Tag Archives: StartUSB for PIC


Lab 14: Inter-Integrated Circuit (I2C) communication

MutipleI2C_Devices

I2C (Inter-Integrated Circuit) is a short distance serial interface that requires only 2 bus lines for data transfer. It was invented by Philips in 1980’s, originally to provide easy on-board communications between a CPU and various peripheral chips in a TV set. Today, it is widely used in varieties of embedded systems to connect low speed peripherals (external EEPROMs, digital sensors, LCD drivers, etc) to the main controller. In this experiment, we will cover an overview of I2C protocol, its implementation in PIC microcontrollers, and the method of connecting single and multiple devices on a common I2C bus. We will demonstrate the technique by connecting two I2C EEPROM chips (24LC512) and an I2C compatible temperature sensor (DS1631) with PIC18F2550 microcontroller.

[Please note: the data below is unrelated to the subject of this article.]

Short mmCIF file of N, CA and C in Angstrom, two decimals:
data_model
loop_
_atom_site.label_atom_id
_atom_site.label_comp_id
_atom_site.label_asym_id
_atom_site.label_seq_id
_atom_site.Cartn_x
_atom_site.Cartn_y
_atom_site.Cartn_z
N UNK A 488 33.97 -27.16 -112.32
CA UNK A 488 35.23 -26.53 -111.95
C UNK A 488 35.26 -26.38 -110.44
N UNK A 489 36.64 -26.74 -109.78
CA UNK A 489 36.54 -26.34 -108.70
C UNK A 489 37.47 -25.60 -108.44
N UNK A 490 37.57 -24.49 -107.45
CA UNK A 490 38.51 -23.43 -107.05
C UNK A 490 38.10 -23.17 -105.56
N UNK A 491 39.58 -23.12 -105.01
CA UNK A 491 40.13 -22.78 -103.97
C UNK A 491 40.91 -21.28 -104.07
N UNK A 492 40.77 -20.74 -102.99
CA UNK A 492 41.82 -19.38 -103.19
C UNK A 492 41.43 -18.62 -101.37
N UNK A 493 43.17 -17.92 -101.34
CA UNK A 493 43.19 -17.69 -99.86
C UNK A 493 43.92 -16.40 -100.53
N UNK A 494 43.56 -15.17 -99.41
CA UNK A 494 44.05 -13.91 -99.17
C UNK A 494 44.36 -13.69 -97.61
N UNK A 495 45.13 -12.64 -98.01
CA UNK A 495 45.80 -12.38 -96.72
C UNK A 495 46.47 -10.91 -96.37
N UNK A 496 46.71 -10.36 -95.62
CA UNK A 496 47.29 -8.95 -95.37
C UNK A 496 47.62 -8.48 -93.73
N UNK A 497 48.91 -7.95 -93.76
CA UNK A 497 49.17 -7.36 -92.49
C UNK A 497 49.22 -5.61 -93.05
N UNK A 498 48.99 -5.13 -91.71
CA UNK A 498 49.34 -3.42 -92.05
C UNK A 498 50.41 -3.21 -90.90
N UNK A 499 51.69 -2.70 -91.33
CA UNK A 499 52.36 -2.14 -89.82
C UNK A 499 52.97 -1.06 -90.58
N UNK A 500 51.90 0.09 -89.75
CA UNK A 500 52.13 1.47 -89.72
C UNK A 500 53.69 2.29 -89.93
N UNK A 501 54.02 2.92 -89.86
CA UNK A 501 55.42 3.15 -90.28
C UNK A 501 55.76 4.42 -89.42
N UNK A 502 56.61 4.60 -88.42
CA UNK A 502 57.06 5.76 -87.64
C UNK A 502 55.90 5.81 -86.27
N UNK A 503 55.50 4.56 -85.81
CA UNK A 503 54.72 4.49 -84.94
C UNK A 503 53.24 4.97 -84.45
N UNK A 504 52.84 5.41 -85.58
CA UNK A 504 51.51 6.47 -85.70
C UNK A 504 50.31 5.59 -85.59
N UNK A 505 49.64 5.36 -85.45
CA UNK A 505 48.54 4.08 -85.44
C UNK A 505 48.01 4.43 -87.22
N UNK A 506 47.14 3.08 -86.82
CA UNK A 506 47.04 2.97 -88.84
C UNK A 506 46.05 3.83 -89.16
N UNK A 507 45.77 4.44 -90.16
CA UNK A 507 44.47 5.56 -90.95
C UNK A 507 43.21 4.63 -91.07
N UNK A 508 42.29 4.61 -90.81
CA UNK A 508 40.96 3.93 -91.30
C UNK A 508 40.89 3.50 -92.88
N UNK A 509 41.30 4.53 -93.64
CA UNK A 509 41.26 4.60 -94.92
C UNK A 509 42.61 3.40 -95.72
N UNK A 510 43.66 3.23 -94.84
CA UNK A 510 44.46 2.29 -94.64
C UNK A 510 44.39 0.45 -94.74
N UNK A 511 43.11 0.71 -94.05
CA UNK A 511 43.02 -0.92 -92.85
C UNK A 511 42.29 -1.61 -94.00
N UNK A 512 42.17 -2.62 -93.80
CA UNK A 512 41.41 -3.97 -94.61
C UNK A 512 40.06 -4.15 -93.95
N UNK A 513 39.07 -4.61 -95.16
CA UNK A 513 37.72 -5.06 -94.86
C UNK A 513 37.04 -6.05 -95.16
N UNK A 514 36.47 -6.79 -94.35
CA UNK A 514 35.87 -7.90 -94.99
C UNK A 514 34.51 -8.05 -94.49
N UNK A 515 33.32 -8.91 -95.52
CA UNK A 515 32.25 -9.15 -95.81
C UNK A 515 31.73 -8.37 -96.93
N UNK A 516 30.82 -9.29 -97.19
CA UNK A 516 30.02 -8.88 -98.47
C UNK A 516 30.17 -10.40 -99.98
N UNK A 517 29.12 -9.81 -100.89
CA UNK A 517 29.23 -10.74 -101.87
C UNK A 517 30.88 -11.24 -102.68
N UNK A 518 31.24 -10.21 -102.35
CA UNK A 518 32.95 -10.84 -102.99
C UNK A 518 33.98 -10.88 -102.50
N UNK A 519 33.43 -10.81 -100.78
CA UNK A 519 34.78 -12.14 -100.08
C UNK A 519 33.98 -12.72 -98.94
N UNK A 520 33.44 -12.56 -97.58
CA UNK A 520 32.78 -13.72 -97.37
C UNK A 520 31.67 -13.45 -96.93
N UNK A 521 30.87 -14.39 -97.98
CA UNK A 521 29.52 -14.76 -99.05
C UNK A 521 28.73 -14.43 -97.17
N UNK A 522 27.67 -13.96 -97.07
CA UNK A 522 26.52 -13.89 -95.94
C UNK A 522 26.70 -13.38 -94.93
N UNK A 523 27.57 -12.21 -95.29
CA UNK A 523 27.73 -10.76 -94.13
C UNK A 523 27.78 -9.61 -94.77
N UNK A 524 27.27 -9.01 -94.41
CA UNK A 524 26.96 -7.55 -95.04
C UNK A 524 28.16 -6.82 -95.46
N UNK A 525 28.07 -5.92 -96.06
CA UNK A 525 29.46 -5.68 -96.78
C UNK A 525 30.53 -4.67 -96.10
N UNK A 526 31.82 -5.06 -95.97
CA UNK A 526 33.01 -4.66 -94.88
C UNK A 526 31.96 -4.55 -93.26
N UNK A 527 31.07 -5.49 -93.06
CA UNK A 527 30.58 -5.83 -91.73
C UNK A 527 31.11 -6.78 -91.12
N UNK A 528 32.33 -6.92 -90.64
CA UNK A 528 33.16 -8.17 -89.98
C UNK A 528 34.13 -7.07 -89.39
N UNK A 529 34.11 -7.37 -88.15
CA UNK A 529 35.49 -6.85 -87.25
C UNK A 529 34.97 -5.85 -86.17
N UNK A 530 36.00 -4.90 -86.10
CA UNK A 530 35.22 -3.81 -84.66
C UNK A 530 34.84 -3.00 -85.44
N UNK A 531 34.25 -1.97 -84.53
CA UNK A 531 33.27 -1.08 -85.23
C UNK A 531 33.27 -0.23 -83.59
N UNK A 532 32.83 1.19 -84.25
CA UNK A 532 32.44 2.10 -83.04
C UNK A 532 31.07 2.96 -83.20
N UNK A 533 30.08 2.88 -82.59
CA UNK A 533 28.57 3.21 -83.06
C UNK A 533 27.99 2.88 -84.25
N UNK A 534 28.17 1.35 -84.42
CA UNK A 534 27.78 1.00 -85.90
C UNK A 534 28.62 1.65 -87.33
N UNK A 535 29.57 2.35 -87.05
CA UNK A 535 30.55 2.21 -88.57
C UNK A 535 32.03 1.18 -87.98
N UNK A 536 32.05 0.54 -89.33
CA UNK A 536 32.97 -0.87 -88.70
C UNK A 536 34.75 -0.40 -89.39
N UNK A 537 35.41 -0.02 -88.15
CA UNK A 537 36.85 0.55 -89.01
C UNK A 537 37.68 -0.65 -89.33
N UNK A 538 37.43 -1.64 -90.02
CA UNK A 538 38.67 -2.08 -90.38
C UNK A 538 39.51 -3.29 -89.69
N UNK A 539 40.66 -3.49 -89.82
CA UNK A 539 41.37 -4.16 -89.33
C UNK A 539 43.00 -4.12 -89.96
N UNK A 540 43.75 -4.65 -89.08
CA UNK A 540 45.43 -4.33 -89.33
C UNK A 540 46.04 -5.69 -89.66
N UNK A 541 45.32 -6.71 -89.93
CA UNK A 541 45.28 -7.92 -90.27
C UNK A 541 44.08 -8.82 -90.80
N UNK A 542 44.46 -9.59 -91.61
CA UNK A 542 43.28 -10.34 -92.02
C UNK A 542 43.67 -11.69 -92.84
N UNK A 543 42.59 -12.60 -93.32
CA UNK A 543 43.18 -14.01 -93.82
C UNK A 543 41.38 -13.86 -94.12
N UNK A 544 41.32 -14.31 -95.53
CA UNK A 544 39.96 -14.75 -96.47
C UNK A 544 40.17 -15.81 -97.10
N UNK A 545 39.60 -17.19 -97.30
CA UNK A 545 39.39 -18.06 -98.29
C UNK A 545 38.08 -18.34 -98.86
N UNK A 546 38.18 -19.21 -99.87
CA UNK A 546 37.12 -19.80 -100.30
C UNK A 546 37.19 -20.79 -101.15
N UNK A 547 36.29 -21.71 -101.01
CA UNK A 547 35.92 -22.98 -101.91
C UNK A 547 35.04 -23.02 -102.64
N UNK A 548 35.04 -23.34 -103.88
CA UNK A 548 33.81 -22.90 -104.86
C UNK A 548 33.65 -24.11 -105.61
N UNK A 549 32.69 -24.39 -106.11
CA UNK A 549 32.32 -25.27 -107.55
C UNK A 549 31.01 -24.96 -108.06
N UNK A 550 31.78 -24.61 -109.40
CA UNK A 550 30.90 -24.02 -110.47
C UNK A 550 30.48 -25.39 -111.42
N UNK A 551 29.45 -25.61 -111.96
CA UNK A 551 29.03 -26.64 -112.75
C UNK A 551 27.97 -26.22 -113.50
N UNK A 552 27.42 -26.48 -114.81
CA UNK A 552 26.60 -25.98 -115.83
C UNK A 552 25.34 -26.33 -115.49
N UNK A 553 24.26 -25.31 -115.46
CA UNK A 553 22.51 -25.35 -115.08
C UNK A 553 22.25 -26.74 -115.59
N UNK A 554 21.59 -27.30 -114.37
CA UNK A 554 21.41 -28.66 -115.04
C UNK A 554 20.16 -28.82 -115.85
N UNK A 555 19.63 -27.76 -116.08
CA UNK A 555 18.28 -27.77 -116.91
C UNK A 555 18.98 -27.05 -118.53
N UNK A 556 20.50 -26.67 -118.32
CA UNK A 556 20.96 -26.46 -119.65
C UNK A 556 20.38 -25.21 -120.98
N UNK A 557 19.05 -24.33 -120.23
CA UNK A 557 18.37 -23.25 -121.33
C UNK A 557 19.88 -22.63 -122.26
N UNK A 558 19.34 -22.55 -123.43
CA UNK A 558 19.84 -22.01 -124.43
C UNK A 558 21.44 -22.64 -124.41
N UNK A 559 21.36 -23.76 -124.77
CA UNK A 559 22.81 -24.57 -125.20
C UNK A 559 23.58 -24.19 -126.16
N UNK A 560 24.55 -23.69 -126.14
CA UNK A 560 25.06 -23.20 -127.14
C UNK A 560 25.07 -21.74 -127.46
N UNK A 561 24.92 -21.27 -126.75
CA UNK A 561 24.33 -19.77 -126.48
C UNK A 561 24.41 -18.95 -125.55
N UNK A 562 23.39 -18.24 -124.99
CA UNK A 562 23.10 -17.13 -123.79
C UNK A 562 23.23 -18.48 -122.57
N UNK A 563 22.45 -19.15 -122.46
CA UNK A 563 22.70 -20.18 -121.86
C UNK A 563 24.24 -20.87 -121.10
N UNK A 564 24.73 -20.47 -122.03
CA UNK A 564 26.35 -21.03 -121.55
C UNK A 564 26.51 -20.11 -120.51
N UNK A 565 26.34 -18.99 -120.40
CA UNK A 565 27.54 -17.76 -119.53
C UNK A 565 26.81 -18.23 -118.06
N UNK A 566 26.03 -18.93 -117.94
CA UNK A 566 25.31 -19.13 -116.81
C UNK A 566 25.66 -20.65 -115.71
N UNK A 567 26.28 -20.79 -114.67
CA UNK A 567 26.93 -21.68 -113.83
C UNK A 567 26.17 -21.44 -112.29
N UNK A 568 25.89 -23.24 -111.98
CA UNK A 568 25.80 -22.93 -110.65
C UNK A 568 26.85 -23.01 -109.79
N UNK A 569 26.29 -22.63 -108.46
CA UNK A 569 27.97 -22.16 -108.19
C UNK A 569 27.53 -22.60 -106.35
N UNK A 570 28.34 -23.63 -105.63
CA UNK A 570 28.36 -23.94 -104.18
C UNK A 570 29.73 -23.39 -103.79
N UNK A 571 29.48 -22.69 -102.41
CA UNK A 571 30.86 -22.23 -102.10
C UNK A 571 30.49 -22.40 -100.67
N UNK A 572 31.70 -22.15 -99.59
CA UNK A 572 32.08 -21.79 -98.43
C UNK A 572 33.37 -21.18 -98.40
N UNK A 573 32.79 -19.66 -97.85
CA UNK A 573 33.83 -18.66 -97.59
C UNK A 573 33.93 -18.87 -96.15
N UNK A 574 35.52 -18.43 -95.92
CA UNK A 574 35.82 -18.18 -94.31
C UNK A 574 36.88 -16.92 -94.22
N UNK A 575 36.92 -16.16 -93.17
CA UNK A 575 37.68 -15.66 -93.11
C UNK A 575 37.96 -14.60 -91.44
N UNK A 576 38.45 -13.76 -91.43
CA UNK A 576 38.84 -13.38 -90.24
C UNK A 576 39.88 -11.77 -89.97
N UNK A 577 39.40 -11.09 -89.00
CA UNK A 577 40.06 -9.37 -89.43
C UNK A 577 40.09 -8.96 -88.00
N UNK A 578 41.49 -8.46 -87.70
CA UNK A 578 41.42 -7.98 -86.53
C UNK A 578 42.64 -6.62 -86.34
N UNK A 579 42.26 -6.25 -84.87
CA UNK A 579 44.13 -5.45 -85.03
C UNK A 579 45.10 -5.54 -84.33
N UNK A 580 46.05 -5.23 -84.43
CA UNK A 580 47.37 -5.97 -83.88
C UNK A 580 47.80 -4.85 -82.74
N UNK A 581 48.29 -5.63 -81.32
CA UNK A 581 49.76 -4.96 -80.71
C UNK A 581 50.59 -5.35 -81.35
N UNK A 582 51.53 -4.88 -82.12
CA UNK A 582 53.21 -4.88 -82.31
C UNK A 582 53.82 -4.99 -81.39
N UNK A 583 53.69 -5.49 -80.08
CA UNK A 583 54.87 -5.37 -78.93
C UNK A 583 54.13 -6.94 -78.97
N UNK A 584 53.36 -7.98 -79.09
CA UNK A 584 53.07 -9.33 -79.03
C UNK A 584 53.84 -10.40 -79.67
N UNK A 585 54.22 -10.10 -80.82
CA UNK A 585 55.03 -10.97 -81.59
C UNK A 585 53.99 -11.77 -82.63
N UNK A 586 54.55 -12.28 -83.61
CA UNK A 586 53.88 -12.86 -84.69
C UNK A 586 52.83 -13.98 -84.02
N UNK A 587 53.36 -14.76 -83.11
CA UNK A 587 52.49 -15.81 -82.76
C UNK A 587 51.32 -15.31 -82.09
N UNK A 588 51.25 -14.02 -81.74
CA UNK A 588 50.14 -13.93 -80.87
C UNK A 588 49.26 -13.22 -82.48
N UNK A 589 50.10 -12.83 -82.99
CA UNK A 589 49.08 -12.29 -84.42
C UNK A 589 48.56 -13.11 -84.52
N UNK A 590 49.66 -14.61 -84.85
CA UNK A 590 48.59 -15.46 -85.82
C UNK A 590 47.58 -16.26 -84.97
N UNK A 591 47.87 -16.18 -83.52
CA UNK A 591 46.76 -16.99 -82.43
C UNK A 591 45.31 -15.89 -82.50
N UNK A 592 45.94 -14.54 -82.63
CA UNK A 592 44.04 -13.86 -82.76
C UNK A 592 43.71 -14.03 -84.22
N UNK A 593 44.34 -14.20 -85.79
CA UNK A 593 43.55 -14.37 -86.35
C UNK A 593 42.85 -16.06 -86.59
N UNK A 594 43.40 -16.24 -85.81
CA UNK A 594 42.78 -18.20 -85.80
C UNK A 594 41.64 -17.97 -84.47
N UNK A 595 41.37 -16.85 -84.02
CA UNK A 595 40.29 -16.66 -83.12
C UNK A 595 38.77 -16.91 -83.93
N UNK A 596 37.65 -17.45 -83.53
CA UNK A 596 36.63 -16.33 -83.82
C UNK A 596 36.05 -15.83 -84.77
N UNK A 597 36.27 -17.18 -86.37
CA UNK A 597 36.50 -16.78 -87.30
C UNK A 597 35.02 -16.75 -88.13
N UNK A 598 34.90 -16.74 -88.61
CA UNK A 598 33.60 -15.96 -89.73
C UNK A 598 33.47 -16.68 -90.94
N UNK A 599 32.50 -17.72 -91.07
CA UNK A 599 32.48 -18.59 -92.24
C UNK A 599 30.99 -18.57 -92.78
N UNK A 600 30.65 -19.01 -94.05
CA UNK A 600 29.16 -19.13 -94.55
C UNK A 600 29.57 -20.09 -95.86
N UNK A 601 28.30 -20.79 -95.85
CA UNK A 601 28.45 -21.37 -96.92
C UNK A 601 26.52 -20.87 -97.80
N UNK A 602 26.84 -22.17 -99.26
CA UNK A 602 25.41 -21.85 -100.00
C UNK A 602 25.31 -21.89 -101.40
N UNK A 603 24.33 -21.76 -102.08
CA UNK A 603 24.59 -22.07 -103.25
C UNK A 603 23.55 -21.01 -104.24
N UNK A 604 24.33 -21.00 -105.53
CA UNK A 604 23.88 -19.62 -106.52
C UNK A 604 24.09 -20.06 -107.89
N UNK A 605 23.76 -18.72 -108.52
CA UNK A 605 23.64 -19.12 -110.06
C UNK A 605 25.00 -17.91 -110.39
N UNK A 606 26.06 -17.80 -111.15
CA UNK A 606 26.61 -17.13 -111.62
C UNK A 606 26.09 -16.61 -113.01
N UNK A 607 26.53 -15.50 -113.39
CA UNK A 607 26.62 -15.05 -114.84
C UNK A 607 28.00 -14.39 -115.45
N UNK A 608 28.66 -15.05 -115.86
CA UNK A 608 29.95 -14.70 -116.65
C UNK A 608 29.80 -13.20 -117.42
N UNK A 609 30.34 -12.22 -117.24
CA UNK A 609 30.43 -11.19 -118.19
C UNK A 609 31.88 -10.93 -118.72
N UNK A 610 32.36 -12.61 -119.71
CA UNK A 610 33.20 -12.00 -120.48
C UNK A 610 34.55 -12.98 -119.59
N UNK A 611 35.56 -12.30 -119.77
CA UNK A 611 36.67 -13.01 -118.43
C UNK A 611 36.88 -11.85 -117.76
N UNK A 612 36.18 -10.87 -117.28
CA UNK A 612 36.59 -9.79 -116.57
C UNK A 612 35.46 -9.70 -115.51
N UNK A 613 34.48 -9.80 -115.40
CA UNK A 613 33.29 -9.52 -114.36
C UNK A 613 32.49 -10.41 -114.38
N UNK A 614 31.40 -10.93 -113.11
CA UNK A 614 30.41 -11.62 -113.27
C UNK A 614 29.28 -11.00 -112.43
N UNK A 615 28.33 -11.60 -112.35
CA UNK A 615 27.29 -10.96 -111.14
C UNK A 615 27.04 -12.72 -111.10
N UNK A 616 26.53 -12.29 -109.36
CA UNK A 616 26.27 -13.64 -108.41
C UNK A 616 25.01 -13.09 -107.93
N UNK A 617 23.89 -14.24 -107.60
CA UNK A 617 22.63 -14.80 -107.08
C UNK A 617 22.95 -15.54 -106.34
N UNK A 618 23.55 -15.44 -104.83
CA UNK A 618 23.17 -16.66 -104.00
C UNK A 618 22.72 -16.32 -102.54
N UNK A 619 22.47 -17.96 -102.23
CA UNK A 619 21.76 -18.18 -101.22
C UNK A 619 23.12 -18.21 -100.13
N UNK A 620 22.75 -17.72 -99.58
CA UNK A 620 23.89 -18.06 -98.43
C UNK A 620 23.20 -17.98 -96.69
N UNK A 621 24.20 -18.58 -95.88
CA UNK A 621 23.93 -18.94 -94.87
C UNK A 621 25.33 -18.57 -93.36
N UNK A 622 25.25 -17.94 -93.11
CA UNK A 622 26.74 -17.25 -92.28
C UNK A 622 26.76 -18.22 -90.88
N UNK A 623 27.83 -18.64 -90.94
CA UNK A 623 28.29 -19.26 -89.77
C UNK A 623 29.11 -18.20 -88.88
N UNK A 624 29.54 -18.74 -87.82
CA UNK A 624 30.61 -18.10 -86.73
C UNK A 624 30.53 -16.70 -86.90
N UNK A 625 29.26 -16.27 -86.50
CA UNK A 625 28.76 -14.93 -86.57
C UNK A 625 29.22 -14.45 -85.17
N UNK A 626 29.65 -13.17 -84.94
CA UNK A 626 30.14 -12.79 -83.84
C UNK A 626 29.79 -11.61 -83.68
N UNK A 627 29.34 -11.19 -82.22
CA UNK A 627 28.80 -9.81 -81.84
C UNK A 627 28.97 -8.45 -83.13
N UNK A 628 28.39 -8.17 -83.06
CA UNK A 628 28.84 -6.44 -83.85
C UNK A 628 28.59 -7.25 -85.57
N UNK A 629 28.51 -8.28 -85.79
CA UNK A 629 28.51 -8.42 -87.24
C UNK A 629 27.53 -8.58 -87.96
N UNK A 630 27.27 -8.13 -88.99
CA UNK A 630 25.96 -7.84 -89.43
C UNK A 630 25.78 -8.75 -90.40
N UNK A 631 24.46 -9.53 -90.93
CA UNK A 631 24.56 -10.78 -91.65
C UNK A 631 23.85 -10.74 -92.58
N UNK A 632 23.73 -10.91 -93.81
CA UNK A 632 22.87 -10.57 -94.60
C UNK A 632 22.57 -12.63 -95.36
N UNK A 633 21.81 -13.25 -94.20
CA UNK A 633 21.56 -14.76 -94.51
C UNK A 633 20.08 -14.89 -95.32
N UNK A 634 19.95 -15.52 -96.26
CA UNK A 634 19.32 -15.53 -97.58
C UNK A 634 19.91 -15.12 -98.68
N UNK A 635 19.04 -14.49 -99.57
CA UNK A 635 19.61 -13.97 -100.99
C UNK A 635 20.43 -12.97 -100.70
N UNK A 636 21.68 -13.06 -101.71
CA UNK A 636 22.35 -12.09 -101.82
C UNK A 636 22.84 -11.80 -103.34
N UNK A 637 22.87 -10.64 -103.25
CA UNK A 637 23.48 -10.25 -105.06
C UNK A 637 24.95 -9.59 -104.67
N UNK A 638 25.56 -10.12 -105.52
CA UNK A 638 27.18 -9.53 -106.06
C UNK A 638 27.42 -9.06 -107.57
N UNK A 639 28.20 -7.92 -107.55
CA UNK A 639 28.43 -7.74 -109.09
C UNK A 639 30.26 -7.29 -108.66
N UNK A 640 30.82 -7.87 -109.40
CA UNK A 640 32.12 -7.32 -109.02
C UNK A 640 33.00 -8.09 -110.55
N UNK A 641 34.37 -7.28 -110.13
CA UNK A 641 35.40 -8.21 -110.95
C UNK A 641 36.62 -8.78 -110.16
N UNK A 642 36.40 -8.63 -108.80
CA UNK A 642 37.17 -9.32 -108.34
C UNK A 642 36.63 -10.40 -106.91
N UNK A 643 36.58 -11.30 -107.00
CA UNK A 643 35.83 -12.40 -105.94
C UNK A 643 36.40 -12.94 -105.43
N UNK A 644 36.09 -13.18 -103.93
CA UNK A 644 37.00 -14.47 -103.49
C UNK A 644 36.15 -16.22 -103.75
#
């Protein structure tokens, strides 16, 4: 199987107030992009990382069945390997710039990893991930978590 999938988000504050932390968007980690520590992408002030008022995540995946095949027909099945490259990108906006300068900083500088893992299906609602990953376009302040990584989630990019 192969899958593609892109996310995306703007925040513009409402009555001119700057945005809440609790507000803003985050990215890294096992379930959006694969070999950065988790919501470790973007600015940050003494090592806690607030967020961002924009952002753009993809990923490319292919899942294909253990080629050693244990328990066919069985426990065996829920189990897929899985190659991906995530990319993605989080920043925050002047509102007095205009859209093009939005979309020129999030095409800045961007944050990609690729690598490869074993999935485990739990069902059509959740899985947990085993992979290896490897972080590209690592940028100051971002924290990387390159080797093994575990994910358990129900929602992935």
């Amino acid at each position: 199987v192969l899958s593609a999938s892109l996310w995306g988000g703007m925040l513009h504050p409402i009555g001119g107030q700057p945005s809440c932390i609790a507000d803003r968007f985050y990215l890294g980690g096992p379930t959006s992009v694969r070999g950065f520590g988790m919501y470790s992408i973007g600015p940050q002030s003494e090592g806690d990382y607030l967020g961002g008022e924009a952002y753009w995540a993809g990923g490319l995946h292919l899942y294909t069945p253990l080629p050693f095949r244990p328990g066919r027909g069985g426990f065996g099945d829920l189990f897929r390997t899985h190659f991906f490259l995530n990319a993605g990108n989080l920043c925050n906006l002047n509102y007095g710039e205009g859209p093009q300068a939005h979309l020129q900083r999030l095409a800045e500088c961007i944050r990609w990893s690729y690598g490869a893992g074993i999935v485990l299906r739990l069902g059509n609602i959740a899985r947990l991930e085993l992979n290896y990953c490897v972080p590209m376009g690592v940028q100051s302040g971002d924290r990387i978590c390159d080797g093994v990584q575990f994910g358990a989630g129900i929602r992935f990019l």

I2C devices with PICMicro

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How to make a contact-less digital tachometer using IR-light reflection technique

Rotating disc with a reflector

Tachometer is a device that measures the rotational speed of any shaft or disc. The unit of the measurement is usually revolutions per minute or RPM. The traditional method of measuring RPM of a rotating shaft was based on velocity feedback concept where a dc generator is hooked to the rotating shaft so that the voltage induced across the generator’s terminals is proportional to the speed of the shaft. Today, we are going to make a digital tachometer based on a PIC microcontroller that requires no physical contact with the rotating shaft to measure its rotational speed. The physical contact is avoided by using an optical detection technique that requires an infrared light emitting diode in conjunction with a photo detecting diode. StartUSB for PIC from mikroElektronika is the main controller board used in this project. To read more about this board, visit my article Getting started with PIC18F Microcontrollers. This tachometer can measure speeds up to 99960 RPM with the resolution of 60 RPM. The result is shown on a 16×2 character LCD display.

Contact-less digital tachometer using StartUSB for PIC and optical sensors

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